The autopsy, attended by Doctors Macintyre, Watson and Jones, showed bones that "were easy to cut with a knife and simply broke." The ribs literally crumbled and contained a blood-red, gelatinous, and oily mass. The entire spine was also similar. The pelvis, humerus and thigh bones "withstood any attempt to break them by hand". The heart, lungs and liver were described as largely normal. John Dalrymple , surgeon and member of the Microscopic Society, examined two lumbar vertebrae and a McBean rib. He found holes in the patient's bone, which were filled with a red, gel-like mass. He examined these under the microscope and found large, uniform-looking round to oval cells, some with several nuclei . The woodcuts made from drawings by Dalrymple show the criteria for myeloma cells that are still valid today.
The incidence of multiple myeloma is around four to six new cases / 100,000 people per year. This corresponds to ten percent of all haematological cancers or one percent of all cancers as a whole. It is a disease of older age, with the median age at the time of diagnosis being 66 years. Only two percent of the patients are younger than 40 years. It is very rare in children. Men are slightly more likely to be affected than women, and Afro-Americans are about twice as likely as the white US population. According to current data, the five-year prevalence worldwide for all age groups is over 350,000 people.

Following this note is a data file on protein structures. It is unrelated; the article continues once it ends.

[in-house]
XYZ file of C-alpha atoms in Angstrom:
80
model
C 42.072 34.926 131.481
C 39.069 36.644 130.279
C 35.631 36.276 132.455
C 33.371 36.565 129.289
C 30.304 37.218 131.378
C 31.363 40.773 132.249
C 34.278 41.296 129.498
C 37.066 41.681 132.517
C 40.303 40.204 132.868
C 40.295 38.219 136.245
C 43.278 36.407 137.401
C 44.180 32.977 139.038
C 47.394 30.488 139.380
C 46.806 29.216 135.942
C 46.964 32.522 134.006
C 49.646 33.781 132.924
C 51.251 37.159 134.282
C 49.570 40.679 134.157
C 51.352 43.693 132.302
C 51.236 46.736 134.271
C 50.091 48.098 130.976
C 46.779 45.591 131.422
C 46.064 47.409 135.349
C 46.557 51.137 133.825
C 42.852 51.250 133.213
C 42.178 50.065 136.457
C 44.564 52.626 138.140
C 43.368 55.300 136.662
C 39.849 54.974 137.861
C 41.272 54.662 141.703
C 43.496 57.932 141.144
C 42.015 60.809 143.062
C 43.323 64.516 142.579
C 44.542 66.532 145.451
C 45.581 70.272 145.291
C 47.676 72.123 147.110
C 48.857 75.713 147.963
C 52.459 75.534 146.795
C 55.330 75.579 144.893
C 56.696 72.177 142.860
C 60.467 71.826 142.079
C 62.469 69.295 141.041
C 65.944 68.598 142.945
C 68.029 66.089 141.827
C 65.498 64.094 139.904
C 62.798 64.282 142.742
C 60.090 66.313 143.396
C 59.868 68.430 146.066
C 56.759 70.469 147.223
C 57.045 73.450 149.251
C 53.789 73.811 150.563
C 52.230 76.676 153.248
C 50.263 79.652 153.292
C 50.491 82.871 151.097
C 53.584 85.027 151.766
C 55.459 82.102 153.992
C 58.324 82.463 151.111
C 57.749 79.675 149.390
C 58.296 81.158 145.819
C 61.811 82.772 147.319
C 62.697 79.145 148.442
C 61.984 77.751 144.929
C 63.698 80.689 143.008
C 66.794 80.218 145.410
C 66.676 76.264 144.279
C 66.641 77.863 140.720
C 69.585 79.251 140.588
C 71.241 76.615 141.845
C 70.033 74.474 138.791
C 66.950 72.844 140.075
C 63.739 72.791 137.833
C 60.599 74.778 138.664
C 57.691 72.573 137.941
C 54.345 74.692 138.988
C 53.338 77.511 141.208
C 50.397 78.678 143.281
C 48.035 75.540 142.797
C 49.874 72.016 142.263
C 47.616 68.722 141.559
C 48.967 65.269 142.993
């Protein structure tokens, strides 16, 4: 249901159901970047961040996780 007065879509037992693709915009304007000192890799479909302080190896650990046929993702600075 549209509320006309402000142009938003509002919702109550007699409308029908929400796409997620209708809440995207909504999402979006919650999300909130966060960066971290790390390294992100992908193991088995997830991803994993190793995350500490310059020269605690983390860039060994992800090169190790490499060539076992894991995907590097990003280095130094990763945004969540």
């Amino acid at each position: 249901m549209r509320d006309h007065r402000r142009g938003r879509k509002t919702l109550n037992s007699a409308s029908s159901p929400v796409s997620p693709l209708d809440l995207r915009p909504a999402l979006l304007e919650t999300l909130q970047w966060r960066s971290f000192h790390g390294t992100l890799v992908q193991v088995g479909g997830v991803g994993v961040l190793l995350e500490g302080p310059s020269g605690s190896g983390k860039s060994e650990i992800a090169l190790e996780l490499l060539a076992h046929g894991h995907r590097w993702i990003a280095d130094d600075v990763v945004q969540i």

Depending on the antibody formed, a distinction is made between the following types:
|Monoclonal tumor product||frequency||IgG||IgA||IgM||IgD||IgE||Kappa||Lambda|
|Exclusively intact immunoglobulin||5-10%||approx. 55% *||approx. 20% *||approx. 0.5% *||approx. 2% *||extremely rare|
|Free light chain with or without intact immunoglobulin||90-95%||Free light chain with intact immunoglobulin||70-75%||57% *||34% *|
|Exclusively free light chain||15-20%|
|* based on all myeloma patients|
It should be emphasized that in a myeloma in which an intact immunoglobulin is formed, e.g. B. in IgG myeloma, in approx. 90-95% of cases there is also an increased amount of a free light chain (e.g. a free light chain of type κ in IgGκ myeloma). Only an intact immunoglobulin is found in only 5–10% of cases and in a few cases the plasma cells do not secrete any monoclonal immunoglobulin or free light chains. In these cases one speaks of a so-called non-secretory multiple myeloma. Monoclonal immunoglobulins are partially produced, but then remain within the plasma cell and can only be detected by immunohistochemical methods (intracellular staining). In addition, there are seldom cases in which the plasma cells produce neither intact immunoglobulins nor free light chains (so-called true non-secretory multiple myeloma).